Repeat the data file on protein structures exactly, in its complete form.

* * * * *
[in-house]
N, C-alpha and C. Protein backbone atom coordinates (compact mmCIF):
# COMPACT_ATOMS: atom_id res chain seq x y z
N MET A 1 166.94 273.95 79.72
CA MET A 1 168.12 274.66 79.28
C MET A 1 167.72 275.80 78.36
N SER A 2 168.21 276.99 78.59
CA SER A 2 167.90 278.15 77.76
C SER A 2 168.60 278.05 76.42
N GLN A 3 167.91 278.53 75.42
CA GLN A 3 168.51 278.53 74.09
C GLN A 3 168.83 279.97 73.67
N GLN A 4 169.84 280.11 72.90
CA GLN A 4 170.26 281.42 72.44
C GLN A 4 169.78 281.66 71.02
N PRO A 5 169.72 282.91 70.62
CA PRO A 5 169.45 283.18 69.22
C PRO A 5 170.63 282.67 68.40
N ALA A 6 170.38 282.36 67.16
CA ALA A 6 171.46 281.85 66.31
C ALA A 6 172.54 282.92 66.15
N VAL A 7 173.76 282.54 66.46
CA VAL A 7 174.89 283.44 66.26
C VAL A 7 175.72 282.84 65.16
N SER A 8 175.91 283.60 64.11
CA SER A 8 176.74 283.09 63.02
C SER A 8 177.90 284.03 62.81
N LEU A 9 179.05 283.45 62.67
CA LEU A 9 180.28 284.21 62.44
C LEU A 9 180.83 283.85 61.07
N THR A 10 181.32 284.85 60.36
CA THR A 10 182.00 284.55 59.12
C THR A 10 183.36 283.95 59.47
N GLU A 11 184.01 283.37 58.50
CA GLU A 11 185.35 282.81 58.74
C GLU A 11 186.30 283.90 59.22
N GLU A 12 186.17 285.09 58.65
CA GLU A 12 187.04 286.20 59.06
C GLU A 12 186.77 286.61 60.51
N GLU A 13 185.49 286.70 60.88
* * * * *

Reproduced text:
[in-house]
N, C-alpha and C. Protein backbone atom coordinates (compact mmCIF):
# COMPACT_ATOMS: atom_id res chain seq x y z
N MET A 1 166.94 273.95 79.72
CA MET A 1 168.12 274.66 79.28
C MET A 1 167.72 275.80 78.36
N SER A 2 168.21 276.99 78.59
CA SER A 2 167.90 278.15 77.76
C SER A 2 168.60 278.05 76.42
N GLN A 3 167.91 278.53 75.42
CA GLN A 3 168.51 278.53 74.09
C GLN A 3 168.83 279.97 73.67
N GLN A 4 169.84 280.11 72.90
CA GLN A 4 170.26 281.42 72.44
C GLN A 4 169.78 281.66 71.02
N PRO A 5 169.72 282.91 70.62
CA PRO A 5 169.45 283.18 69.22
C PRO A 5 170.63 282.67 68.40
N ALA A 6 170.38 282.36 67.16
CA ALA A 6 171.46 281.85 66.31
C ALA A 6 172.54 282.92 66.15
N VAL A 7 173.76 282.54 66.46
CA VAL A 7 174.89 283.44 66.26
C VAL A 7 175.72 282.84 65.16
N SER A 8 175.91 283.60 64.11
CA SER A 8 176.74 283.09 63.02
C SER A 8 177.90 284.03 62.81
N LEU A 9 179.05 283.45 62.67
CA LEU A 9 180.28 284.21 62.44
C LEU A 9 180.83 283.85 61.07
N THR A 10 181.32 284.85 60.36
CA THR A 10 182.00 284.55 59.12
C THR A 10 183.36 283.95 59.47
N GLU A 11 184.01 283.37 58.50
CA GLU A 11 185.35 282.81 58.74
C GLU A 11 186.30 283.90 59.22
N GLU A 12 186.17 285.09 58.65
CA GLU A 12 187.04 286.20 59.06
C GLU A 12 186.77 286.61 60.51
N GLU A 13 185.49 286.70 60.88